Sailing the Gibraltar Strait

Our trip towards Gibraltar started very gently. The sea was totally calm and there was no wind. So we motored and got used to the new situation of being only the two of us at sea. We took it easy, slept, ate, and slept again… it felt almost like on holidays!

Pesto spaghetti… (Ela’s favorite…)
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Our original plan was to sail during the day and stay over in harbors until we reach Gibraltar. But then we felt comfortable enough to sail through the night. We agreed upon 3 hour shifts, i.e. each of us had to do 2 night shifts, e.g. from 9-12 and 3-6 am. Our rule is that while the other is sleeping, we can’t leave the cockpit and we have to use our lifelines (which means we are basically tied to the boat). This way we minimize the risk of one person going over board while the other is sleeping. If it is necessary to leave the cockpit we’ll wake up the other person. This worked out quite well.

Also the second day we decided to sail through the night to advance quicker. We liked it out there, but with the little wind there was we made hardly 1.5 knots against the current. We sailed a straight course to Gibraltar, which meant that we were sailing about 20 nm off the Andalusian coast. But this turned out to be not the best choice for two reasons: first, the water inflow from the Atlantic into the Mediterranean results into a current that slowed down our progress by 1-2 knots. Second, out here there were no thermal breezes from the differences in land and sea temperatures. Had we gone closer to the coast, we would have had less counter current and the chance to use the thermal winds instead of motoring 20 nm off the coast without wind. We realized this through our regular radio contact with our friend Karl on his boat DAMISA, who was sailing along the coast single handed, making better progress. We had become friends in Almerimar and used the same weather window for leaving the Med. We made the best of it and used the lack of wind to spend an awesome couple of hours drifting and swimming, for the last time this year, in the warm Mediterranean. The Atlantic would soon be much cooler.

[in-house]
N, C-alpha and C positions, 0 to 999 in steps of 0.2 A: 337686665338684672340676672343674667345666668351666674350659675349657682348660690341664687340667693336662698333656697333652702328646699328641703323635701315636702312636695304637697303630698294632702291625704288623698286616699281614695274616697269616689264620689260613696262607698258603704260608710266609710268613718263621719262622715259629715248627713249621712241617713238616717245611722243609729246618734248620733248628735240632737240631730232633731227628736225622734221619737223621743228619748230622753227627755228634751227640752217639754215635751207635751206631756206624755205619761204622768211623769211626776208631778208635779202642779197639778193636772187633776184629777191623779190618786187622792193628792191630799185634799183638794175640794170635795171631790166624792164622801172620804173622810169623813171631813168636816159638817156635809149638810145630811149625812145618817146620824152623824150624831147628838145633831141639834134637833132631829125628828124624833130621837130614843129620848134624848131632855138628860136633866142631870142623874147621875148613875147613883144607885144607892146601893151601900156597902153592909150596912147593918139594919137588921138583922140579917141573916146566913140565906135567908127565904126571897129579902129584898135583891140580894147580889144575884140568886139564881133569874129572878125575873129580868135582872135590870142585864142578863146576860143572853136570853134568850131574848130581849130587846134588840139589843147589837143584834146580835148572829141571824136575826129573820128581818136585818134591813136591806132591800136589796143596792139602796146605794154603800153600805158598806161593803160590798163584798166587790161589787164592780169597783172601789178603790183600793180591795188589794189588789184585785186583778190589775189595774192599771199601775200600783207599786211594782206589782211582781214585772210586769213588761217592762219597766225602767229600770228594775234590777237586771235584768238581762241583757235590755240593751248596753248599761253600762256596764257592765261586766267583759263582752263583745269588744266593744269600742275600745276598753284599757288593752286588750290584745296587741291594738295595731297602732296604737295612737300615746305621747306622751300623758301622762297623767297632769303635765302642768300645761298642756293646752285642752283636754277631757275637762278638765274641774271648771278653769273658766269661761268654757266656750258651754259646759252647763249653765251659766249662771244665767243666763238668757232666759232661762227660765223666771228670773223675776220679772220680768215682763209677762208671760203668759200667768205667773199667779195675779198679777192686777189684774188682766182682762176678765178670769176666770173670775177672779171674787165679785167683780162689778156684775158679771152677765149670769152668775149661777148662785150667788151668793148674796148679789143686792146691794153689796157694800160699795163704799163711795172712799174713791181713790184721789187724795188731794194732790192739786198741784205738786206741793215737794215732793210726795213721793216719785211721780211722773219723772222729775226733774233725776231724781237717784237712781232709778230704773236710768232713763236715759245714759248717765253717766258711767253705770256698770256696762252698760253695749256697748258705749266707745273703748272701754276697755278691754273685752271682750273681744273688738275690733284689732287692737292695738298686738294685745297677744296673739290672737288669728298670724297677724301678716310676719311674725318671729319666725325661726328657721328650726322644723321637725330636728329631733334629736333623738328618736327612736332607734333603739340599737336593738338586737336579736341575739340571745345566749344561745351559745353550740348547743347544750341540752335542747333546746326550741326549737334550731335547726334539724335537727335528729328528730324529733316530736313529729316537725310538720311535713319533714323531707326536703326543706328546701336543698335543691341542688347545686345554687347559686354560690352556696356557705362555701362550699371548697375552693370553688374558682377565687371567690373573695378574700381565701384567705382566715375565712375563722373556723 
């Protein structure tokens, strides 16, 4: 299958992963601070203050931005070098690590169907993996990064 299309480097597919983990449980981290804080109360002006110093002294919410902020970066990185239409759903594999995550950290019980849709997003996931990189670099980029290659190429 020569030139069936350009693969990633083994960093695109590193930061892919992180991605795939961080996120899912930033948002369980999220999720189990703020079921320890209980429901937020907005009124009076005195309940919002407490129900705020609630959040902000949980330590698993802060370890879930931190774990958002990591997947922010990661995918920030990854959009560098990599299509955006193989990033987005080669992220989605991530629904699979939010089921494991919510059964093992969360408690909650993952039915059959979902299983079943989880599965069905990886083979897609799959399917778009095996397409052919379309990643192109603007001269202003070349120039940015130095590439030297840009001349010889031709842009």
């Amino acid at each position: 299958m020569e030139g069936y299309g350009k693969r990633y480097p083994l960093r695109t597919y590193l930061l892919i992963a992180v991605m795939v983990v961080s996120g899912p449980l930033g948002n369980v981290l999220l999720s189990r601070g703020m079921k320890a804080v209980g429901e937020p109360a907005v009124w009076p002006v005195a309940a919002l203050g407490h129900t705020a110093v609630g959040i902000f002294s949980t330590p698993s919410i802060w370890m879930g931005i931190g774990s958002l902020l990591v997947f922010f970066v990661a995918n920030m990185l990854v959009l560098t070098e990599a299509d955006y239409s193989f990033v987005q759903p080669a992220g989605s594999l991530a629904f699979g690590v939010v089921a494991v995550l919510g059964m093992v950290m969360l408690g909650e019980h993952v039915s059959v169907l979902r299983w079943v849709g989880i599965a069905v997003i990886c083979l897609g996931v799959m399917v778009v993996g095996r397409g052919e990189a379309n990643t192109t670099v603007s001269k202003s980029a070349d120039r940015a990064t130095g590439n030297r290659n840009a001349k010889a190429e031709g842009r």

The next night, Ela’s voice woke me up from my dreams. When I saw her wide open eyes and exited face and knew I had to get up quickly. Her excitement was understandable as our AIS (Automatic Identification System, a system that ships use to avoid collisions) and radar had gone totally crazy and where showing countless ships at collision courses. At one point the AIS was showing more than 100 ships! Of course, many of these ships were anchoring, but still… Another fact made it even more exciting. It was not only pitch black outside, but we were in the middle of dense fog and could hardly see 50m ahead. We were entering the famous Strait of Gibraltar…

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Radar image showing ships and the Rock of Gibraltar